couple of orders of magnitude but share the concept that for their
entire extents, the locals consider them the same river, the same bay,
the same peninsula (with tiny bits of ambiguity at their margins.
Wanting some representation of them as unified wholes is now cultural

Now, I could imagine that if the world were other than as it is,
another culture might insist that the main stem of the river was the
Missouri, rather than the upper MIssissippi, leading to disagreement
about the boundaries. That disagreement could be very ugly if the
cultures were, say, continually embroiled in political conflict about
other matters. In that case, making a single decision about the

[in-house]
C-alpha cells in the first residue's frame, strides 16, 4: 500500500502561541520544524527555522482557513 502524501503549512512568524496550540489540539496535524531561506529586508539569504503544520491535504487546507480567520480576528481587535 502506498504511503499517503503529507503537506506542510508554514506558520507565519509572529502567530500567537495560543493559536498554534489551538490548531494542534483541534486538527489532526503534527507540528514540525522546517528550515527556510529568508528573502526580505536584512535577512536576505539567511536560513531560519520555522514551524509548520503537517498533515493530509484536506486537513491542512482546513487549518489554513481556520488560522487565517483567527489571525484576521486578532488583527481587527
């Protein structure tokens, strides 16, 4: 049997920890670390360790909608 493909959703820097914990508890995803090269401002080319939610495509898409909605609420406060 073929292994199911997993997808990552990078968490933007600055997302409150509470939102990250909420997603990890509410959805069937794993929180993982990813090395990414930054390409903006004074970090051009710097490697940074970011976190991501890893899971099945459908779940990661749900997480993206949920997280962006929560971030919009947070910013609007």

boundaries might conceivably be imperialistic. Even there, we have
flexibility - we can create relations that represent the facts that
both sides agree on, and we can create competing relations
representing both sides' view of the conflict. Relations are that
flexible. That's not the ordinary situation in any case. For most of
the objects in question, there's no dispute.

I cannot see where calling Jamaica Bay by its name is cultural
imperialism! (Ignoring, I suppose, the fact that the First Peoples
surely had a name for it, which name is lost to history.) Even if it's
too big to map solo (which might be debatable), surely the local
mappers around it agree with their neighbours that it exists, it has a
name, it's a bay, it's the same bay whether you're looking at it from
Canarsie or Neponsit. If arriving at a consensus with your neighbours
is imperialistic, then I fully support empire.